CONCLUSION: The convolution of two discrete time signals has been found resultant signal is shown wave form. MATLAB CODE

x=[2 -1 3 7 1 2 -3 0 0 0 0 0 0 0]; y=[0 0 0 0 0 0 0 0 0 1 -1 2 -2 4 1 -2 5]; h=fliplr(y); k1=-4; k2=-3; k3=2; k4=4; ler=k1+k2; rey=k3+k4; for n=ler:rey n1=n+8; r(n1)=0; for k=k1:(n1-k2) a=k+5; b=(n-k)+4; if b<=0 break; end r(n1)=r(n1)+((x(a)).*(h(b))); end end n=ler:rey; stem(n,r); xlabel('time'); ylabel('amplitude'); title('correlated output->y');

OUTPUT

EXPERIMENT No.- 4

AIM To determine DTFT of a given sequence MATLAB CODE


clc clear w=linspace(0,2*pi,500) X=exp(j*w)./(exp(j*w)-0.5*ones(1,500)) magX=abs(X) phX=angle(X) realX=real(X) imgX=imag(X) subplot(2,2,1) stem(magX) xlabel('w') ylabel('Mag X') title('Magnitude plot') subplot(2,2,2) stem(phX) xlabel('w') ylabel('Phase X') title('Phase plot') subplot(2,2,3) stem(realX) xlabel('w') ylabel('Real X') title('Real X plot') subplot(2,2,4) stem(imgX) xlabel('w') title('Img X plot') ylabel('Img X')

OUTPUT

EXPERIMENT No.- 5

AIM An LTI system is specified by the difference equation Y(n)=0.8*Y(n-1)+x(n) (c) Determine H(exp(jw)) (d) Calculate & plot the steady state response Yss (n) to x(n)=cos(0.5n) u(n)

THEORY
Y(n) = 0.8Y(n-1)+x(n) Taking DTFT Y(ejw) = 0.8 e-jwY(ejw) + x(ejw) Hence H(w) = Y(ejw)/x(ejw) = 1/[1-0.8 ejw] | H(w)|=4.0928 H(w)=-0.5377 Yss=4.0928 cos(0.05**n 0.5377) Yss=4.0928 cos ( 0.05* (n-3.42))

MATLAB CODE

b=1; a=[1,-0.8]; n=0:100; x=cos(0.05*pi*n); y=filter(b,a,x); Yss=filter(b,a,x); subplot(2,1,1) stem(Yss) ylabel('Yss') xlabel('x[n]') title('Steady state plot') subplot(2,1,2) stem(x[n]) stem(x) ylabel('x[n]') xlabel('n') title('Input function plot')

OUTPUT

EXPERIMENT NO.6

AIM:
Let x(n) be 4 point sequence X(n)=1 ; 0=< n =<3 =0 ; elsewhere Compute the 4-point DFT and 8-point DFT and plot their magnitude and phase plot.

THEORY:
The discrete Fourier transform computes the values of the z transform for evenly spaced points around the unit circle for a given sequence. If the sequence to be represented is of finite duration, i.e., has only a finite number of nonzero values, the transform is discrete Fourier transform.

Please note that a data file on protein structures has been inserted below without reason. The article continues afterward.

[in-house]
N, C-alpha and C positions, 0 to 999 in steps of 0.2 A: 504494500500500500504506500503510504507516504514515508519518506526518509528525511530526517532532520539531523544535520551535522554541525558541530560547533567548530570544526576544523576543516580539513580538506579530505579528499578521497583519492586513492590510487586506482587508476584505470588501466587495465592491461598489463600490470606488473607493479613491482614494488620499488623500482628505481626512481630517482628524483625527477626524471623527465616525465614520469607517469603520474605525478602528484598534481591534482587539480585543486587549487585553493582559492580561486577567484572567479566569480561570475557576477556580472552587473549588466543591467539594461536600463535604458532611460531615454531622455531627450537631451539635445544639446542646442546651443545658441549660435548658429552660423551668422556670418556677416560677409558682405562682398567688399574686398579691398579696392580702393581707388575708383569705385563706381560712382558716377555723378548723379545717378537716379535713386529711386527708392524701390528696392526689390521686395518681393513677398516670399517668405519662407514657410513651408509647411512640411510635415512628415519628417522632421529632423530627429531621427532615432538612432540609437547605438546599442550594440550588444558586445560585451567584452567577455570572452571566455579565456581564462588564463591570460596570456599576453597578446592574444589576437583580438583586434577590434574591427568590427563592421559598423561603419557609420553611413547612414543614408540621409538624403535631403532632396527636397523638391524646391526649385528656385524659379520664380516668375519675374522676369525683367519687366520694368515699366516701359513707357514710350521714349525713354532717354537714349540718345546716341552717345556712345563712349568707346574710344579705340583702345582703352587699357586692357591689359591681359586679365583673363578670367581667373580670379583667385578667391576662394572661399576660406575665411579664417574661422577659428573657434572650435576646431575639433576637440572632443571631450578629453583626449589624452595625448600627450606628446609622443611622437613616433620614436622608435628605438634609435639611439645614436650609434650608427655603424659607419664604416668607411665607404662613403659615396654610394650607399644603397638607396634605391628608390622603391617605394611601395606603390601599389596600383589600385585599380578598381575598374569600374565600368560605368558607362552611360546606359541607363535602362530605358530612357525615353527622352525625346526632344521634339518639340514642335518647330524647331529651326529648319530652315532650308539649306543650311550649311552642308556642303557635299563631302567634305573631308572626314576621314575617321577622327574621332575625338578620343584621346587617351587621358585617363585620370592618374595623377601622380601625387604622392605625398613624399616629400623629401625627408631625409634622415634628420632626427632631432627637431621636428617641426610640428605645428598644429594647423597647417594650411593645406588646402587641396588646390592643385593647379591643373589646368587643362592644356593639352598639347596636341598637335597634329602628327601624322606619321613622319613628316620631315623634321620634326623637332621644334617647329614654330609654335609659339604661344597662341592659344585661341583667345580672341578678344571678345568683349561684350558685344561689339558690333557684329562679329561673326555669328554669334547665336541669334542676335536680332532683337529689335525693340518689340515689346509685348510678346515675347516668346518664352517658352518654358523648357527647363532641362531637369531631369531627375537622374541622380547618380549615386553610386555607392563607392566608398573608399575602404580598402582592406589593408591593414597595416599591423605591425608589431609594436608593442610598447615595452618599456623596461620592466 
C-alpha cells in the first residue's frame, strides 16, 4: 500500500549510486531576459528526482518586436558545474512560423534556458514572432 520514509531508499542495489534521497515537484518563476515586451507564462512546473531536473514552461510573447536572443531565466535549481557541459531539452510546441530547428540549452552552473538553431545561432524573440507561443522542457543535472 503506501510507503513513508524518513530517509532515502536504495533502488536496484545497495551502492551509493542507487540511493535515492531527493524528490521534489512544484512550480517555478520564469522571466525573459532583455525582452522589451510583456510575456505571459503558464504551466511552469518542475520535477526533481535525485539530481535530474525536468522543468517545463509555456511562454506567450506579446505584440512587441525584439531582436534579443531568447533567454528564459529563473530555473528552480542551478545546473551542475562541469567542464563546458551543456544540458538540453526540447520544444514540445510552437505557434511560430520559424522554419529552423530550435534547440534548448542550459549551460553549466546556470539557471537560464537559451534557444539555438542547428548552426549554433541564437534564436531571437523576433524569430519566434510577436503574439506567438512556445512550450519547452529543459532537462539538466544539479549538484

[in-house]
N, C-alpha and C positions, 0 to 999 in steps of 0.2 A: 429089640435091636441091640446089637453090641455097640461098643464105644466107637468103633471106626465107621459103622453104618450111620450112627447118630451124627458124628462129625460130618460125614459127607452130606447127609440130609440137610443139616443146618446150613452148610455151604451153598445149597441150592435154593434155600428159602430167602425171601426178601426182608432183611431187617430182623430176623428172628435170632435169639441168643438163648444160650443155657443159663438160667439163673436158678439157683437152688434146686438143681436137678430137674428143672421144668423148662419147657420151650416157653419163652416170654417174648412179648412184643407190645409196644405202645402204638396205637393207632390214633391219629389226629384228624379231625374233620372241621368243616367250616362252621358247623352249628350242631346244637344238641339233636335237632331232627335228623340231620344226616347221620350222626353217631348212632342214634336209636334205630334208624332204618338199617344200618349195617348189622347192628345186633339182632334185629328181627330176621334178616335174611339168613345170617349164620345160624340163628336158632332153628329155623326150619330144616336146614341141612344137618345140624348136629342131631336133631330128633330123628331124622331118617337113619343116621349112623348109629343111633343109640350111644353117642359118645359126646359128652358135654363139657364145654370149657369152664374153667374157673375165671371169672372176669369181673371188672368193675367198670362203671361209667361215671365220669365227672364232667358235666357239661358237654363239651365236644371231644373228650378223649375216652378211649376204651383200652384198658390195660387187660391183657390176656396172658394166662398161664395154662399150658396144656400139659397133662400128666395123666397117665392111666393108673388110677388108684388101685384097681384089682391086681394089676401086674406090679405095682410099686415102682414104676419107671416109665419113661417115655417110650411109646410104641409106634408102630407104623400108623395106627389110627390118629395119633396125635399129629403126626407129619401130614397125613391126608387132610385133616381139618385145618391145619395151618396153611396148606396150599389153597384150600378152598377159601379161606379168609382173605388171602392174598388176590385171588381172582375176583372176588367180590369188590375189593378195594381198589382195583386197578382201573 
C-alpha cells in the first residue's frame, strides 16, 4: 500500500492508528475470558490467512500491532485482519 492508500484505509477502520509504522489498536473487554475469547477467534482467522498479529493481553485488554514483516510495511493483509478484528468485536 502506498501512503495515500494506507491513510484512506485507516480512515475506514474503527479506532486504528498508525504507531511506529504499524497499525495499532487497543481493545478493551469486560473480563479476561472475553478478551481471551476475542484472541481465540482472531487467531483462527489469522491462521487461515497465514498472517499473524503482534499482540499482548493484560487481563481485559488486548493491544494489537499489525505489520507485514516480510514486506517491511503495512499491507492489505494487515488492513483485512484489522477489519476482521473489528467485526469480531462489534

N-1

X(k) = x(n) e-j2


n=0

kn/N

k = 0,1,2..,N-1 x(n) = {1,1,1,1} 4-point DFT N=4


N-1

X(k ) = x(n) e-j2


n=0

kn/N

k = 0,1,2..,N-1
3

X(k) = x(n) e-j2


n=0

kn/4

k = 0,1,2,3 X(k) = x(0)+x(1) e X(0) = 1+1+1+1=4 X(1) = 1+ e-j2 /4 +e-j2 =0


2/4 -j2k/4

+x(2) e
3/4

-j2k2/4

+x(3) e-j2

k3/4

+e-j2

X(2) = 1+ e-j2 =0 X(3) = 1+ e-j2 =0 8-point DFT N=8

2 /4

+e-j2 +e-j2

4/4

+e-j2 +e-j2

6/4

3 /4

6/4

9/4

X(n) = {1,1,1,1,0,0,0,0}
N-1

X(k) = x(n) e-j2


n=0

kn/N

k = 0,1,2..,N-1
7

X(k) = x(n) e-j2


n=0

kn/8

k = 0,1,2,3,4,5,6,7 X(k) = x(0)+x(1) e-j2 +x(5) e-j2


k5/8 k/8

+x(2) e-j2
k6/8 k2/8

k2/8

+x(3) e-j2
k7/8 k3/8

k3/8

+x(4) e-j2

k4/8

+x(6) e-j2

+x(7) e-j2

X(k) = 1+x(1) e-j2

k/8

+x(2) e-j2 +e-j2

+x(3) e-j2

X(0) = 1+1+1+1 = 4 X(1) = 1+ e-j2 /8 +e-j2 = 1-2.414j X(2) = 1+ e-j2 =0 X(3) = 1+ e-j2 X(4) = 1+ e-j2 =0 X(5) = 1+ e-j2 X(6) = 1+ e-j2 =0
5 /8 3 /8 2 /4 2/8 3/8

+e-j2 +e-j2 +e-j2 +e-j2 +e-j2

4/4

+e-j2 +e-j2

6/4

6/8

9/8

= 1-0.414j
4 /8 8 /8

+e-j2

12/8

10/8

+e-j2

15/8

= 1+0.414j
6/8 12/8

+e-j2

18/8

X(7) = 1+ e-j2

7/8

+e-j2

14/8

+e-j2

21/8

= 1+2.414j

MATLAB CODE
clc; clear; x=[1,1,1,1] for k=0:3, Xdft(k+1)=0, for n=0:3, Xdft(k+1)=Xdft(k+1)+x(n+1)*exp(-j*pi*n*k/2), end end Xmag=abs(Xdft); Xphase=angle(Xdft); figure; subplot(2,2,1) stem(Xmag) title('Magnitude Xdft (4 Point)') xlabel('k') ylabel('Mag Xdft') subplot(2,2,2) stem(Xphase) title('Phase Xdft (4 Point)') ylabel('Phase Xdft') xlabel('k') clear; x=[1,1,1,1,0,0,0,0]; for k=0:7, Xdft(k+1)=0; for n=0:7, Xdft(k+1)=Xdft(k+1)+x(n+1)*exp(-j*pi*n*k/2); end end Xmag=abs(Xdft); Xphase=angle(Xdft); subplot(2,2,3) stem(Xmag) title('Magnitude Xdft (8 Point)') xlabel('k') ylabel('Mag Xdft') subplot(2,2,4) stem(Xphase) title('Phase Xdft (8 Point)') ylabel('Phase Xdft')

xlabel('k')

OUTPUT